Proposed changes to the franchising code

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It is clear from the governments release of the exposure draft of the Competition and Consumer (Industry Codes—Franchising) Amendment (Fairness in Franchising) Regulations 2020 in response to the Parliamentary Join Committee’s Fairness in Franchising report that the Commonwealth Government is continuing its focus on regulatory reform in the franchising sector.

The Franchising sector has been a strong focus of the Commonwealth Government for some time and there is a long history of litigation by franchisees against a range of franchisors in recent times.

Most recently there was a number of former franchisees and executives at Retail Food Group who publicly slammed the company as being “unethical and greedy”, as the food retailer faces its first regulatory action over its poor treatment of store owners.

The Australian Competition and Consumer Commission (ACCC) has commenced proceedings against the owner of the Michel’s Patisserie, Donut King and Gloria Jeans chains alleging it misled franchisees into believing the stores they bought were viable businesses.

This is just one example of a long list of disputes that has plagued the industry recent times leading to the 2019 Fairness in Franchising Report and the subsequent release of the exposure draft seeking amendments to the Franchising Code of Conduct (Code).

What are the proposed changes to the Franchising Code?

The proposed changes to the Code include:

  • New disclosure requirements before entering into a franchise agreement to be provided at lest 14 days before entering into the agreement such as a copy of the franchise agreement, a copy of the disclosure document, a “Key Facts Sheet”, a copy of the Franchising Code and a copy of the lease if applicable.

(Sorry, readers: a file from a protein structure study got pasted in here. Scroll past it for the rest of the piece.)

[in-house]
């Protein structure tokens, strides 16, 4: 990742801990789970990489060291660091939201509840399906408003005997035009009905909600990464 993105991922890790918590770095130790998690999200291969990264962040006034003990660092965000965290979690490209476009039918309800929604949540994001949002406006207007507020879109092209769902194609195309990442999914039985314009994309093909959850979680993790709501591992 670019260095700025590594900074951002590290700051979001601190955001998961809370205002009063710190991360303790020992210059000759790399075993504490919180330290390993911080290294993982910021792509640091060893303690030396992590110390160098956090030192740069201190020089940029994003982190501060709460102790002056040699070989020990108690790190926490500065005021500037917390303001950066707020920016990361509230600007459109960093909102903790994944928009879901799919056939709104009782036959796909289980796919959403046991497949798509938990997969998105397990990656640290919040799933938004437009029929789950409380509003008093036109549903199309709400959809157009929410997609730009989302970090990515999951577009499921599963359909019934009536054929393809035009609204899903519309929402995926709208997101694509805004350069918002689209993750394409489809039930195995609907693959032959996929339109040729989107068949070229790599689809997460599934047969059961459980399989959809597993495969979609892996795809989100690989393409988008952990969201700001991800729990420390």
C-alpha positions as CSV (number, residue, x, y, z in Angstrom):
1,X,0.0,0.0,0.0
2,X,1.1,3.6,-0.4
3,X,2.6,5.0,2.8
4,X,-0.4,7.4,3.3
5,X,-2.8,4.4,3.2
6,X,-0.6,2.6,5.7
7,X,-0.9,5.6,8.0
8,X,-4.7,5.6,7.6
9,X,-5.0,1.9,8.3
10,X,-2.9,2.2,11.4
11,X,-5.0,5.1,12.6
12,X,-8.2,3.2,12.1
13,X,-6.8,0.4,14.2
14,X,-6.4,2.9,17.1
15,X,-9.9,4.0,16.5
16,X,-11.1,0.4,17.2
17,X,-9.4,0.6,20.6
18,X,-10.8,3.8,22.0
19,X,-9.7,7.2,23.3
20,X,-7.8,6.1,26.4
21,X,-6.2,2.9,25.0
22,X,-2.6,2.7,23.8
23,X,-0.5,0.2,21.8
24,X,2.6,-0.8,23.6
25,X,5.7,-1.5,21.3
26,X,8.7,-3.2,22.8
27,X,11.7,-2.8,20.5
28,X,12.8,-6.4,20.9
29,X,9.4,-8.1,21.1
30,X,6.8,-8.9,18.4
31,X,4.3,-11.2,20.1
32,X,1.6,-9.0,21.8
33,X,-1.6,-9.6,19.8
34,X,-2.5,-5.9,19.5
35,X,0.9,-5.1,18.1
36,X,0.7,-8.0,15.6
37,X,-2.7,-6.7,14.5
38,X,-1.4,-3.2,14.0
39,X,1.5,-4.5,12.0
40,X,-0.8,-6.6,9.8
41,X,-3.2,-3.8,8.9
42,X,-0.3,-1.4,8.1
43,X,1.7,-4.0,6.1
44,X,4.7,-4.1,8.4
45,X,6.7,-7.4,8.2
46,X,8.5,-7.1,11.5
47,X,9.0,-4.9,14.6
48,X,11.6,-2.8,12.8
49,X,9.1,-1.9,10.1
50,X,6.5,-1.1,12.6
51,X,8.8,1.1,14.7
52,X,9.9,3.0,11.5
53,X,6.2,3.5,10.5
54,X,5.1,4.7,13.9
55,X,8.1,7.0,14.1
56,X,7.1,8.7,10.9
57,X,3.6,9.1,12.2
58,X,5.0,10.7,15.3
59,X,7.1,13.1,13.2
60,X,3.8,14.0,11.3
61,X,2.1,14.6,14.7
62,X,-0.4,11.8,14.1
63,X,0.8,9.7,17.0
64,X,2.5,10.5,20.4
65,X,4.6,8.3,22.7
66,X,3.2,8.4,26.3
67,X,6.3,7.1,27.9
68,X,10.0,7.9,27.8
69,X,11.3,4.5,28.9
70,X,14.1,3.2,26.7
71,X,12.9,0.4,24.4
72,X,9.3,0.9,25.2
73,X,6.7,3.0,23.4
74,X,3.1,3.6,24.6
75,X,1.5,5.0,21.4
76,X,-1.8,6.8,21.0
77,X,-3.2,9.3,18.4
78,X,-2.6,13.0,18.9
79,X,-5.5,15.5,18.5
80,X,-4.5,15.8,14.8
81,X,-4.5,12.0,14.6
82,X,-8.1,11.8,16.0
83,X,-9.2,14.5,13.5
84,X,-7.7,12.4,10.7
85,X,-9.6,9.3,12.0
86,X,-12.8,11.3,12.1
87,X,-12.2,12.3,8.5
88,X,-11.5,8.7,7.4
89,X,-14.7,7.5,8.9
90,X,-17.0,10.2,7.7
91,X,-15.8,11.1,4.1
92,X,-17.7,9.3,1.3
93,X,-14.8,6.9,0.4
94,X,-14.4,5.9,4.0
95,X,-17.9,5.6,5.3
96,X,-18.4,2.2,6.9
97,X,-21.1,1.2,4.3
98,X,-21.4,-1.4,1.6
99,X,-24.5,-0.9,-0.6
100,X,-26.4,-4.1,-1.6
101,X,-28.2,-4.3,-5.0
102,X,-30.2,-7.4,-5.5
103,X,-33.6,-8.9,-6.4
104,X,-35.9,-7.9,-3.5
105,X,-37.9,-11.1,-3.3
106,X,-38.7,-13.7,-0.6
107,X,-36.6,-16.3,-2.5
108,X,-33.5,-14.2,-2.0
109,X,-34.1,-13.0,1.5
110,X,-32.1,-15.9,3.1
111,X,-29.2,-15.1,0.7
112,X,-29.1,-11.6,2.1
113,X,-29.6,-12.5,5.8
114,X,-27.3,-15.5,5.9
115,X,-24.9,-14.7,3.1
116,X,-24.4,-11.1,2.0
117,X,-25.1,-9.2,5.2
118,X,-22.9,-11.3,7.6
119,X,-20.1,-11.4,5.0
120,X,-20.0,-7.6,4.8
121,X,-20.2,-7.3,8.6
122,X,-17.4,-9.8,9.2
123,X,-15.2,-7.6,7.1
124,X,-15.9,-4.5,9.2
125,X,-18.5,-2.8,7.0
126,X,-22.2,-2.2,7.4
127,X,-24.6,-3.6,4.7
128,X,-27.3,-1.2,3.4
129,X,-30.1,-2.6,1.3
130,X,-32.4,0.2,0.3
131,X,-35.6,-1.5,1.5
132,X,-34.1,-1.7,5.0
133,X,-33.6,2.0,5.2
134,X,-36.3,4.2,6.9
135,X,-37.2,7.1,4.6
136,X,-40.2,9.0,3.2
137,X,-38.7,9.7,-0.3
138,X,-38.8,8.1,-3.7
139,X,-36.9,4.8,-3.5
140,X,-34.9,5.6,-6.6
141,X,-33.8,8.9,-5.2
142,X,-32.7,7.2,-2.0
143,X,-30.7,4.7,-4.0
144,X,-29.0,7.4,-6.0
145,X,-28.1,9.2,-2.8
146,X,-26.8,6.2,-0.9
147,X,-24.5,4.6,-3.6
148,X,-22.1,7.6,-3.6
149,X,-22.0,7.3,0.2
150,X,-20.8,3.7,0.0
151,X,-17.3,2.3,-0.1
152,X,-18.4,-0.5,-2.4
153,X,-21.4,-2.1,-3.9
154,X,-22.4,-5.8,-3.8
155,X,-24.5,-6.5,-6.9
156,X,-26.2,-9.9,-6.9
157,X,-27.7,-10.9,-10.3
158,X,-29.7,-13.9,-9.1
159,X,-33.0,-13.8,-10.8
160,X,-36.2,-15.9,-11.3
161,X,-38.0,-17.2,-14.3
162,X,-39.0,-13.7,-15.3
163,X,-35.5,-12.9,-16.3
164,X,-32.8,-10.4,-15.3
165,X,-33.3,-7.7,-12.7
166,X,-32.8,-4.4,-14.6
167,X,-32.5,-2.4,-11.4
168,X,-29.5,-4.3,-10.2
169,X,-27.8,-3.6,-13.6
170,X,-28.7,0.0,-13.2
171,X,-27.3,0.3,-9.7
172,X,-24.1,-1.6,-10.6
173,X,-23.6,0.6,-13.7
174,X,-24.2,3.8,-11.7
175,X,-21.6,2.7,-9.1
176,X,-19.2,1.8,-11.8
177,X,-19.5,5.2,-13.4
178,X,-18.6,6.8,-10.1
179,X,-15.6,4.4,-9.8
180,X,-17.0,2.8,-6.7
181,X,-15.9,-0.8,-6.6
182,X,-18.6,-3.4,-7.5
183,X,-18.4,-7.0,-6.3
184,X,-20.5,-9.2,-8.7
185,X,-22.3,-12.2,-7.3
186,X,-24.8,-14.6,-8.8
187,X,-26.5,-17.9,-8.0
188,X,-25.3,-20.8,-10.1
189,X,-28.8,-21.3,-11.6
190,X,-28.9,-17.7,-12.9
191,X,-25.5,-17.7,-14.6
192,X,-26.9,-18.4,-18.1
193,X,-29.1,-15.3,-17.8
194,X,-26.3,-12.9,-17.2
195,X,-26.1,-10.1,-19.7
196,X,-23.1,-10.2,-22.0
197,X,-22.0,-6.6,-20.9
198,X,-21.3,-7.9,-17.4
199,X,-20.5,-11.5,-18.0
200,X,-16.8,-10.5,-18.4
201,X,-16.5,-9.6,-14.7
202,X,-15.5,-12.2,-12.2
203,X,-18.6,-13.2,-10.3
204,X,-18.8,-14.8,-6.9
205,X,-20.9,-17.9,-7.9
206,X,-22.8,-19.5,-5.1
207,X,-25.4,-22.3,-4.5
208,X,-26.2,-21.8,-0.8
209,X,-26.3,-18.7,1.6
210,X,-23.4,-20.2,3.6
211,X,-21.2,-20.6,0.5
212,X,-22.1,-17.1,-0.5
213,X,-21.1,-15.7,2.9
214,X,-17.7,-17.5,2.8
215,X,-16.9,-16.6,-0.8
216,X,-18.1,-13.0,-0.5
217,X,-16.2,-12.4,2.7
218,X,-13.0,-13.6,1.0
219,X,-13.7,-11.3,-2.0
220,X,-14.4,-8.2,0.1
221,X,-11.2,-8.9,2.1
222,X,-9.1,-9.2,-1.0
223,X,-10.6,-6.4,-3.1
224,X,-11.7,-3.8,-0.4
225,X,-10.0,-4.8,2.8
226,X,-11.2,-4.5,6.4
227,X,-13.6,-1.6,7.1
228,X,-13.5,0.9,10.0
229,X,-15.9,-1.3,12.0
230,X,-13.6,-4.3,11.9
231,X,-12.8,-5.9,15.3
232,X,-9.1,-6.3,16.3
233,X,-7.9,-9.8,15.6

• The prohibition of Franchisors taking part in certain activities such as a requirement to pay the franchisors legal fees, significant capital expenditure and varying franchise agreements.
  • The cooling off period being extended from 7 to 14 days after signing the franchise agreement.
  • Dispute resolution procedures being improved and being delegated to the Australian Small Business and Family Enterprise Ombudsman.

Breaches of the Code that carry a civil penalty will expose franchisors to penalties to double the current rate (from 300 to 600 penalty units, currently at $133,200).

Apart from the increased penalties (which are dependent on amendments to the Competition and Consumer Act 2010 (Cth) passing parliament), these changes are proposed to come into effect from 1 July 2021.

It is important that franchisors make themselves aware of the proposed amendments and be prepared to update their systems, documents and policies to ensure compliance before 1 July 2021.

Our team has over 25 years of experience in franchising, acting for a range of franchisors across a range of industries. We can provide a detailed briefing on the proposed amendments and can assist in updating your systems, documents and policies to comply with these proposed changes.

If you would like any assistance with your franchising, please contact our team today.

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